Thursday, September 20, 2012
"...AS SWEET AS THE SMELL OF BBQ RIBS AND CONRBREAD AND SWEET POTATO PIE"
Of course, you might have to ride the bus...
The following is from Poor Magazine/Prensa Pobre..
If you’re a native San Franciscan you know the sound. It’s as sweet as the smell of BBQ ribs and cornbread and sweet potato pie when the city had soul food restaurants all over with black folks cooking in black kitchens on black grills with black pots and pans bubbling music in the background, in the foreground—all over. Imagine that, black folks cooking soul food in a soul food restaurant—not like what you see when you walk in the city today. The black and brown laughter I grew up with was nourishment, it told me where my mother and father had been, where my ancestors had been, it told me who I was. Black and brown laughter, like the smell of adobo, tortillas and rice, chow mein—nourishing us and keeping us fighting for things that mattered—our elders and children and community; black and brown laughter, the sound of struggle, the sound of strength—the sound of legacy; the laughter of our skin, with the scars and sweat filling the air with the fragrance of our lives. San Francisco, where is the black and brown laughter? All I hear is empty chatter, tinny voiced cell phone code, no laughter, no music, no nothing.
But sometimes you hear it. It comes like a friend who knows you, who’s glad to see you. And the beautiful sound came to me a couple days ago. I was on Muni heading home. I was anticipating a surly driver followed by a bus full of empty faces. The driver was a Filipino guy who grew up in the city—a Filipino who’d grown up in the barrio, the ghetto, the neighborhood. How’d I know? It was his voice and the way he tilted his head to the side. He said 4 words: How you doin’ brother? It was the voice of ungentrified Frisco, the voice of my father, my uncles—the voice of my life. I felt relaxed and alive, like I’d walked into my grandma’s old living room. He drove several blocks before coming to a stop. He rose from his seat to make way for the relief driver. The relief guy got on and the switch took place. It was an African-American brother, from the city too—I could tell by his voice, his laughter. The two drivers talked to each other, laughter of black and brown intertwined and beautiful. It was voices saying, “You ain’t right man” and “All right now” and “Man…you late again…what you doin’, starin’ at all the girls?” And the men looked at me and I said, “No, the brother was on top of it…he wasn’t lollygaggin’…fo’ real”.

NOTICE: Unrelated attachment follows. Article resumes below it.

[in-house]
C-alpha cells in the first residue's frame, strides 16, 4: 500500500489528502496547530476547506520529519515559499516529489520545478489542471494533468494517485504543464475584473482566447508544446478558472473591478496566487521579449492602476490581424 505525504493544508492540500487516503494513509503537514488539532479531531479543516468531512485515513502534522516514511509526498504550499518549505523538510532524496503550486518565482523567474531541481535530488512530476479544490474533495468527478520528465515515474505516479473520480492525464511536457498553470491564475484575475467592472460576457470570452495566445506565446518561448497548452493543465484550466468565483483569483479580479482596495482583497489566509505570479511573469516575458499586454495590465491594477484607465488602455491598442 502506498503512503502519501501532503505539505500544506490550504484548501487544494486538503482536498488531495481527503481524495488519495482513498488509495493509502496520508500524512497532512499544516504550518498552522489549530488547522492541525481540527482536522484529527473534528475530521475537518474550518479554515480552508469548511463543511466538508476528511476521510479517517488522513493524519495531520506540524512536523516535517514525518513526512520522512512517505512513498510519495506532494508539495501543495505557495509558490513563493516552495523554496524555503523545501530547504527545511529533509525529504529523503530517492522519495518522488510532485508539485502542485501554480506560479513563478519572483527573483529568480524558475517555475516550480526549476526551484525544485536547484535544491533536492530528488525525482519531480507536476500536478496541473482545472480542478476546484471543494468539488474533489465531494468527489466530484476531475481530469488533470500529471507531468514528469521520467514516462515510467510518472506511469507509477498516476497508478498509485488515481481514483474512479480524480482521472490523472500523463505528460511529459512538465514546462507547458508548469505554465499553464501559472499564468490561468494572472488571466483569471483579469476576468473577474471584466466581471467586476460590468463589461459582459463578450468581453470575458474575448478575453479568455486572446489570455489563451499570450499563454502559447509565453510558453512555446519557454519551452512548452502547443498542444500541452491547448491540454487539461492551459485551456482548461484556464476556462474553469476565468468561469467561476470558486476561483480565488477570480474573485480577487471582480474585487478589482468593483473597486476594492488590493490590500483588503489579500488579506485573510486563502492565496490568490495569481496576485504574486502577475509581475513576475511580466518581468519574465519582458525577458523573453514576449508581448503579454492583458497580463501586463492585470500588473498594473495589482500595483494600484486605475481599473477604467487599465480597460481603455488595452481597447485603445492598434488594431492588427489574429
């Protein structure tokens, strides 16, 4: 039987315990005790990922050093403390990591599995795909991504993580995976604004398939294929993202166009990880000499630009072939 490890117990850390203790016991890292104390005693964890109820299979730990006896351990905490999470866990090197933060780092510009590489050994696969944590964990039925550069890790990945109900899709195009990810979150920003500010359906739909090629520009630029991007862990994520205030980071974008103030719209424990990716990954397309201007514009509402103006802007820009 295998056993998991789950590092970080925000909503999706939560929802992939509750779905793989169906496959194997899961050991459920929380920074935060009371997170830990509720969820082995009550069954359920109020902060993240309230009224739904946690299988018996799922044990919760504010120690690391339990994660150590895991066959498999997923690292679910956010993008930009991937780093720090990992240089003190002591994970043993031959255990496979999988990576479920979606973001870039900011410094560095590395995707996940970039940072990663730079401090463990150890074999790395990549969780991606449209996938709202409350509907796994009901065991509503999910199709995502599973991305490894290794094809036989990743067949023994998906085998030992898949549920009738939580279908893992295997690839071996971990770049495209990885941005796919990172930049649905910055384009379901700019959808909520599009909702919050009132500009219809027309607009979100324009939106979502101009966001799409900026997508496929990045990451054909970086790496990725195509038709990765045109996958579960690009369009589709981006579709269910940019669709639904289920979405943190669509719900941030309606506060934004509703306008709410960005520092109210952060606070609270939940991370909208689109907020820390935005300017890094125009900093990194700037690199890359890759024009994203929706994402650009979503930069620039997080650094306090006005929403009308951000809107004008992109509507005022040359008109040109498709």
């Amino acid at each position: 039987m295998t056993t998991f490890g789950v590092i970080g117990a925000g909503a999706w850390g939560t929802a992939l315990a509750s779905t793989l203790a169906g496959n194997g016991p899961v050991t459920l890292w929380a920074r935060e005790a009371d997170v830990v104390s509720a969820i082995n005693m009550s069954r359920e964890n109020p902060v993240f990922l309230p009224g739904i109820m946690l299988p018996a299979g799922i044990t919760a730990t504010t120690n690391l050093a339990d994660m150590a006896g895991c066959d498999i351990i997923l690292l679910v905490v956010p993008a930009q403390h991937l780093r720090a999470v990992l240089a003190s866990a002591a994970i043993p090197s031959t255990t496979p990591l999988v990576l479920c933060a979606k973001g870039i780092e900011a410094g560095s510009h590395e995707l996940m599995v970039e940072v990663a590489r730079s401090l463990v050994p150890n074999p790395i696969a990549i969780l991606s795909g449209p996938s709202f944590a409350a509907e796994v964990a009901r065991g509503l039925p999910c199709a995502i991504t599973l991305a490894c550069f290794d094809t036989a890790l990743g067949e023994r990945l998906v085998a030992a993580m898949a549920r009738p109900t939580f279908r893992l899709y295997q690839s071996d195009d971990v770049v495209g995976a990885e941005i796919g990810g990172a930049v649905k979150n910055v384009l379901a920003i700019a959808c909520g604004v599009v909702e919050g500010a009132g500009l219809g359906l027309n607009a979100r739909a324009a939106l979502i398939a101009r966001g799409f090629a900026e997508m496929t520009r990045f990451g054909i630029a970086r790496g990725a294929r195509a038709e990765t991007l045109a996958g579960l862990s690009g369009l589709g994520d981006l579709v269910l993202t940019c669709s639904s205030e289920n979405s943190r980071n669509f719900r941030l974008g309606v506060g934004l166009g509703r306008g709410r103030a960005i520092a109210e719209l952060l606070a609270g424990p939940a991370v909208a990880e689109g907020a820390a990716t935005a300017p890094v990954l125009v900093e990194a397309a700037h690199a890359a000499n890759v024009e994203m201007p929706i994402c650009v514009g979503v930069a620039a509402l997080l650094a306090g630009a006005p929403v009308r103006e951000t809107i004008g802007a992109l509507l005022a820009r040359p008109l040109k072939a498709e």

And they laughed, their laughter drawing me in. I felt at home in a city that’s feeling less like home.